U.S. Black-White Mortality Trends Complicate the White “Deaths of Despair” Narrative

Andrea Tilstra , University of Colorado Boulder
Daniel Simon, University of Colorado Boulder
Ryan K. Masters, University of Colorado Boulder

We explore recent trends in cause-specific mortality for white and black men and women, for ages 20-59, and across the years 1990-2015. We use age-standardized mortality rates and Age-Period-Cohort models to estimate trends in “deaths of despair” – suicide, alcohol- and drug-related mortality – and metabolic-related mortality. Our results show that the recent increases in mortality among white populations are also observed in the black population. Moreover, we find period-based increases in drug-related mortality for both whites and blacks beginning in the late 1990s. We also show that metabolic-related mortality has increased for both whites and blacks, beginning with cohorts born in the 1950s. Taken together, this study demonstrates that drug-related mortality is a US epidemic, not simply a middle-aged white American problem. The results presented here also shed additional light on the importance of a renewed focus on metabolic-related diseases, and the persistent health inequalities across race.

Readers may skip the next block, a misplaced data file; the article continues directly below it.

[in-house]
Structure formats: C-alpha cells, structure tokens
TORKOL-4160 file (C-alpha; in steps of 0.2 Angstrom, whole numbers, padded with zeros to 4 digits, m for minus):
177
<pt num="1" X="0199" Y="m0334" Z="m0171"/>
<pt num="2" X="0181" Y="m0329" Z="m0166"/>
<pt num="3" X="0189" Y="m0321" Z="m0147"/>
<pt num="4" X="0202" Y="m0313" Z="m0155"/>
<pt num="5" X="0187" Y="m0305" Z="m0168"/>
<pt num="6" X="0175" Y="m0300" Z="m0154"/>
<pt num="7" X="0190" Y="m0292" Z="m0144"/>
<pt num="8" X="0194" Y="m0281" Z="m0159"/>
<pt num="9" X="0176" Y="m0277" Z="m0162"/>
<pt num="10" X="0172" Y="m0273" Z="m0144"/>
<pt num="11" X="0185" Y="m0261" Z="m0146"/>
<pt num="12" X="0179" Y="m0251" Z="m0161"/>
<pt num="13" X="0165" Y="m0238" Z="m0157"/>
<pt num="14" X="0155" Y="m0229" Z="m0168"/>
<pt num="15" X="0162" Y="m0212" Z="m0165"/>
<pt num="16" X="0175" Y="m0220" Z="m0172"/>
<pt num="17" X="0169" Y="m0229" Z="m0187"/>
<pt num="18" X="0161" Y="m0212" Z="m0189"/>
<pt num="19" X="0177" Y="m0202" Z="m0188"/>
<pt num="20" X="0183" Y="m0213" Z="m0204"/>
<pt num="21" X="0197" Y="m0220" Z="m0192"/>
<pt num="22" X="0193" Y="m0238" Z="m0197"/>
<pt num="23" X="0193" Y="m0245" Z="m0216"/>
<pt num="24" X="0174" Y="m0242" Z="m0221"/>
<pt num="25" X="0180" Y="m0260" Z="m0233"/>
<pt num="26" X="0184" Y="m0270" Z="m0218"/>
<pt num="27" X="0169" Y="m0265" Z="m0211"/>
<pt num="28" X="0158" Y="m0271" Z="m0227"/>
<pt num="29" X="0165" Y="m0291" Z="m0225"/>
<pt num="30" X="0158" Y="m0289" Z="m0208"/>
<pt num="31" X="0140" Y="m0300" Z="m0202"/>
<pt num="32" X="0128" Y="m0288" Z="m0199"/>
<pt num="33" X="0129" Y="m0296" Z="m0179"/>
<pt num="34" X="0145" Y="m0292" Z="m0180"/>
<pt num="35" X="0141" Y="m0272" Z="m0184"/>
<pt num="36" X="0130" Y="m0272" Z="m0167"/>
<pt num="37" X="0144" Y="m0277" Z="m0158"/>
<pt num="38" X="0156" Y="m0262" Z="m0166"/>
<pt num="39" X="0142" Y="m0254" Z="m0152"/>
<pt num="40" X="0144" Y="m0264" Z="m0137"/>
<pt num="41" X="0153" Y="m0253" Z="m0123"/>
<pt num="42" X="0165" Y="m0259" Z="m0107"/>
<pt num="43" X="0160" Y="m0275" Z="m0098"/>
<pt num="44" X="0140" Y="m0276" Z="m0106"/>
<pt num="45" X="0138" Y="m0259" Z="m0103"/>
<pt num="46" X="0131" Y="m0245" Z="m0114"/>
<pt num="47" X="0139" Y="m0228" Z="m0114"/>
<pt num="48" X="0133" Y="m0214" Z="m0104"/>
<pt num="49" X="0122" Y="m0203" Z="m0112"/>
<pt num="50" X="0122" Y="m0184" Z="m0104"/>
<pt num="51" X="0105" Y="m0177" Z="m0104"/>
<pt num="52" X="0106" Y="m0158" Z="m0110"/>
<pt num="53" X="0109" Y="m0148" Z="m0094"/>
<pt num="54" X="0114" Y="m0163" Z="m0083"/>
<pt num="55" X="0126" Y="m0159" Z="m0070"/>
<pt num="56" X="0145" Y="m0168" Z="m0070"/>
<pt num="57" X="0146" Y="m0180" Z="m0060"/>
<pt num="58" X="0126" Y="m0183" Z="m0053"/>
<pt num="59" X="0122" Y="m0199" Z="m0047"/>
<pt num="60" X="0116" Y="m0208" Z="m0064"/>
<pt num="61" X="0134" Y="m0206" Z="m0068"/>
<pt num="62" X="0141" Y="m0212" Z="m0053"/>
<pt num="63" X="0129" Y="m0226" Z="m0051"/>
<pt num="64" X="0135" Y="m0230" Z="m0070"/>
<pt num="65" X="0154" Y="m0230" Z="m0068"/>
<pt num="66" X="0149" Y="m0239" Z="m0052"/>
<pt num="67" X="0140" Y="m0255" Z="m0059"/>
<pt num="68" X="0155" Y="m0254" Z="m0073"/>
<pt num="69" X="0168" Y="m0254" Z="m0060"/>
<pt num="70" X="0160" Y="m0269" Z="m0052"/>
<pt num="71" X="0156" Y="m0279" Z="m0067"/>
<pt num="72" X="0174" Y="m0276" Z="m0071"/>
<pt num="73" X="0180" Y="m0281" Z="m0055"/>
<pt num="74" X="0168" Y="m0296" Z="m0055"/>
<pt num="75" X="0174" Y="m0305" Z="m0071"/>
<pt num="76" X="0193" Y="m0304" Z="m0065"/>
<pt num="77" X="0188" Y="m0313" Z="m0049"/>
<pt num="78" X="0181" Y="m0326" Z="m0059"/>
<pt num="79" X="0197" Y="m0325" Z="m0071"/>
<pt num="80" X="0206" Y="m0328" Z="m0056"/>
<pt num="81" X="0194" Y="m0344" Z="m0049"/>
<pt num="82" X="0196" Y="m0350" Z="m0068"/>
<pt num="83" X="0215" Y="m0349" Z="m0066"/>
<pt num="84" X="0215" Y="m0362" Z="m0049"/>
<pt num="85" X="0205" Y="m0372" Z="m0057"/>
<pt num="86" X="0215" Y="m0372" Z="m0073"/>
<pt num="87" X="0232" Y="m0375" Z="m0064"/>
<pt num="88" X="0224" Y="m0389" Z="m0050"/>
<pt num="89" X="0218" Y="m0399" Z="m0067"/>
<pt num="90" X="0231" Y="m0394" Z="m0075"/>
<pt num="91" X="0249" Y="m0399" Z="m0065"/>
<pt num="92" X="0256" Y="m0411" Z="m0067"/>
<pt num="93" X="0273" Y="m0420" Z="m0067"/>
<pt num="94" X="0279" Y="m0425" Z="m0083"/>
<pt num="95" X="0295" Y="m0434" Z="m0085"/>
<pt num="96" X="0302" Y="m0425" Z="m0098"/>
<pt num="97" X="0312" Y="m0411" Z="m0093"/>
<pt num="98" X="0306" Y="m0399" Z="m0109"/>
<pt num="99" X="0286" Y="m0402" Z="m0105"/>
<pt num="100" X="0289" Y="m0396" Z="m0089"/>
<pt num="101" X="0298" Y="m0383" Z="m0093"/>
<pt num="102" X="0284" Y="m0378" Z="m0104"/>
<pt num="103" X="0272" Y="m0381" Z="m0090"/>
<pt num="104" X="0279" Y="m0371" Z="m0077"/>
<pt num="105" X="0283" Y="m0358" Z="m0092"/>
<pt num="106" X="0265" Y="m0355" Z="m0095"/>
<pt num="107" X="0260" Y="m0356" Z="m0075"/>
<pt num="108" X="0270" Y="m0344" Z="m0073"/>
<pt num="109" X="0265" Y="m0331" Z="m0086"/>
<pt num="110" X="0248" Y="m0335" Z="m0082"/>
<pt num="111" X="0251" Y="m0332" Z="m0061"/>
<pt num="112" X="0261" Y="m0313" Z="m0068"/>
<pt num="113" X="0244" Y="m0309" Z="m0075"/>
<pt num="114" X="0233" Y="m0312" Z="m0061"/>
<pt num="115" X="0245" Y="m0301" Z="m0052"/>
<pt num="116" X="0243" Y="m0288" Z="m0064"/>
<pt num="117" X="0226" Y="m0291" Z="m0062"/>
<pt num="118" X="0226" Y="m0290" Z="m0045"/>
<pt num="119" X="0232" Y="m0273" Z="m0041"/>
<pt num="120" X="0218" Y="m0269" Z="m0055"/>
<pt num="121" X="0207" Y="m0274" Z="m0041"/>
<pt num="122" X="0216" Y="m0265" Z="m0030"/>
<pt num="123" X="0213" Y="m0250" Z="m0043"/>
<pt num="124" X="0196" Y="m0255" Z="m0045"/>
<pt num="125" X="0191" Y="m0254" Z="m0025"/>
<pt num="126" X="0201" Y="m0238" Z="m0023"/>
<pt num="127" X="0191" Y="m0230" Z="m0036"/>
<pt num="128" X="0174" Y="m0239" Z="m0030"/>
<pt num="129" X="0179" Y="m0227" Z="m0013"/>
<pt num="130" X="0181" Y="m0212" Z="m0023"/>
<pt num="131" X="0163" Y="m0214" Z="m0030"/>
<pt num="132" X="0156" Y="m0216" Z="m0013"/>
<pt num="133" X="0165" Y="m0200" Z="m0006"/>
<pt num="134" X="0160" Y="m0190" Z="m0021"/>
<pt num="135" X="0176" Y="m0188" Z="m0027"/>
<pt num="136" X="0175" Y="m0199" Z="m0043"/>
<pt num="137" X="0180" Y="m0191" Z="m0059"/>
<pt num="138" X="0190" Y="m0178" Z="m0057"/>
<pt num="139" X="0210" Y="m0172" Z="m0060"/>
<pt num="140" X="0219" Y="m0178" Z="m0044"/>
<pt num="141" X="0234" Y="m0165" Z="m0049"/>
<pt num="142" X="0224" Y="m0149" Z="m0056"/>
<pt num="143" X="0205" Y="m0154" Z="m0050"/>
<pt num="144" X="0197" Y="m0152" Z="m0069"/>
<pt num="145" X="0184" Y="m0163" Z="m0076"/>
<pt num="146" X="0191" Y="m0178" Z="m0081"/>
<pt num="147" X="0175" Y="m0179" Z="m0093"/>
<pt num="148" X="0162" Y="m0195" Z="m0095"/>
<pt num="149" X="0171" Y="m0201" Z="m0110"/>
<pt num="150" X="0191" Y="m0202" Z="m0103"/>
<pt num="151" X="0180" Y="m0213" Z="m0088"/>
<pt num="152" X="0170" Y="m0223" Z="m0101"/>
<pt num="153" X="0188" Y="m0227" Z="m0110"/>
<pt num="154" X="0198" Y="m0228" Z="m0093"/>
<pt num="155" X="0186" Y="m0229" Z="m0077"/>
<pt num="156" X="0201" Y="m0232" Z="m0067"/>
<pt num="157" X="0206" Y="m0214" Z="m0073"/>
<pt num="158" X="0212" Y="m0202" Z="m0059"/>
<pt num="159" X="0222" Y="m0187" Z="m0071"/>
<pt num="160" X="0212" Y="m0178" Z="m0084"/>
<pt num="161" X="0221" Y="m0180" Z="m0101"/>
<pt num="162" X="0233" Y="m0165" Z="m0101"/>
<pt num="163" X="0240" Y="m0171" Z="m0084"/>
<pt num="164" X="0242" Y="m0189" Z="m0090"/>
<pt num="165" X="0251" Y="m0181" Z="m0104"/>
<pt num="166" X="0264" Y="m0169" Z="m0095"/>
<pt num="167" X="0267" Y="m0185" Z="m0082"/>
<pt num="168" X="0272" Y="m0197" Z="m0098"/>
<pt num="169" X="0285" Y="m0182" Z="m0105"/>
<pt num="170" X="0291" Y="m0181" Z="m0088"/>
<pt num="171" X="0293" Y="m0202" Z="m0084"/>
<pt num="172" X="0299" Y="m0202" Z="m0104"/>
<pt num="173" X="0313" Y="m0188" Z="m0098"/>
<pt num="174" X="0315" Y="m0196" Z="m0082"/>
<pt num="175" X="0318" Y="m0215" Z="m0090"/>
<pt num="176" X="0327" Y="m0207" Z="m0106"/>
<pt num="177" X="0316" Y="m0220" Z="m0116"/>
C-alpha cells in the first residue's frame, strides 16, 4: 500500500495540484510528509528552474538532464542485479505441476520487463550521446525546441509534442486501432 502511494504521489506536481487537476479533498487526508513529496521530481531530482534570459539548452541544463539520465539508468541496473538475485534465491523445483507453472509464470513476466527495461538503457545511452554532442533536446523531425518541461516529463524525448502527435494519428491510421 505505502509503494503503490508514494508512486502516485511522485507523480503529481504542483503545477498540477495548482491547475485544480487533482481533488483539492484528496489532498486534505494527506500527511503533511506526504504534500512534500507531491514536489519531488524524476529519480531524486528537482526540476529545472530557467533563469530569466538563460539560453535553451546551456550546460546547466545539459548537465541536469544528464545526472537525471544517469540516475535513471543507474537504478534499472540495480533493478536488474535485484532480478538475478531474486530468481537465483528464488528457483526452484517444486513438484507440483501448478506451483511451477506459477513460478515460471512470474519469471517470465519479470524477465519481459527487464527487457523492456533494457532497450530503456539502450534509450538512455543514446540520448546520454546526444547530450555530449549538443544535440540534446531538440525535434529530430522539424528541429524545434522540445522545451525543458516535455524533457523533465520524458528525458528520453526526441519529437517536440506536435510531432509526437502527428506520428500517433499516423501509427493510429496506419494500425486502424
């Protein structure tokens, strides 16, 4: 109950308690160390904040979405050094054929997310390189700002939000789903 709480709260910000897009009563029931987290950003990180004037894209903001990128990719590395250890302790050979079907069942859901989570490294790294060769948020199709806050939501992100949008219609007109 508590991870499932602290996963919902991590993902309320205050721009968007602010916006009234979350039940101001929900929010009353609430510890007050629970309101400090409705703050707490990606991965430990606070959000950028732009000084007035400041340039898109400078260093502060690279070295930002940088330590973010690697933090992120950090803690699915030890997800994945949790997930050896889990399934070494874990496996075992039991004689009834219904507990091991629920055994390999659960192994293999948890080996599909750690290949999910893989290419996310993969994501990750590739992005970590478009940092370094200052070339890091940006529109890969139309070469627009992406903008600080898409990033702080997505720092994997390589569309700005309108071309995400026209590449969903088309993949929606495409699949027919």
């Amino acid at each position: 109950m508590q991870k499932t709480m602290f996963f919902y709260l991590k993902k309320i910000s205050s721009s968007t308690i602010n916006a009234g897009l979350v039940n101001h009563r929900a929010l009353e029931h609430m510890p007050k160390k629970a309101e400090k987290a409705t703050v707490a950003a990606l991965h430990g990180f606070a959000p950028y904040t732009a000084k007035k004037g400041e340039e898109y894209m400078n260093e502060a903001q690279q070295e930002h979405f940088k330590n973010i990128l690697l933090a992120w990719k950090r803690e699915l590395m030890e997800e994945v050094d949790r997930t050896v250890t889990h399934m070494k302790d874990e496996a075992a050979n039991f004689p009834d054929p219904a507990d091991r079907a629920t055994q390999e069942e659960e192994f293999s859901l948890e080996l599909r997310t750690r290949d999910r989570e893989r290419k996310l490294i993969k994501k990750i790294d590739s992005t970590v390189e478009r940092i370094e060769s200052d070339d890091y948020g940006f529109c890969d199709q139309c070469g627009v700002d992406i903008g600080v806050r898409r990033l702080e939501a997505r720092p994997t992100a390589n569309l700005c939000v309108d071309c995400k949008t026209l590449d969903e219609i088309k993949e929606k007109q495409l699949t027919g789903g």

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 Presented in Session 22. Deaths and Diseases of Despair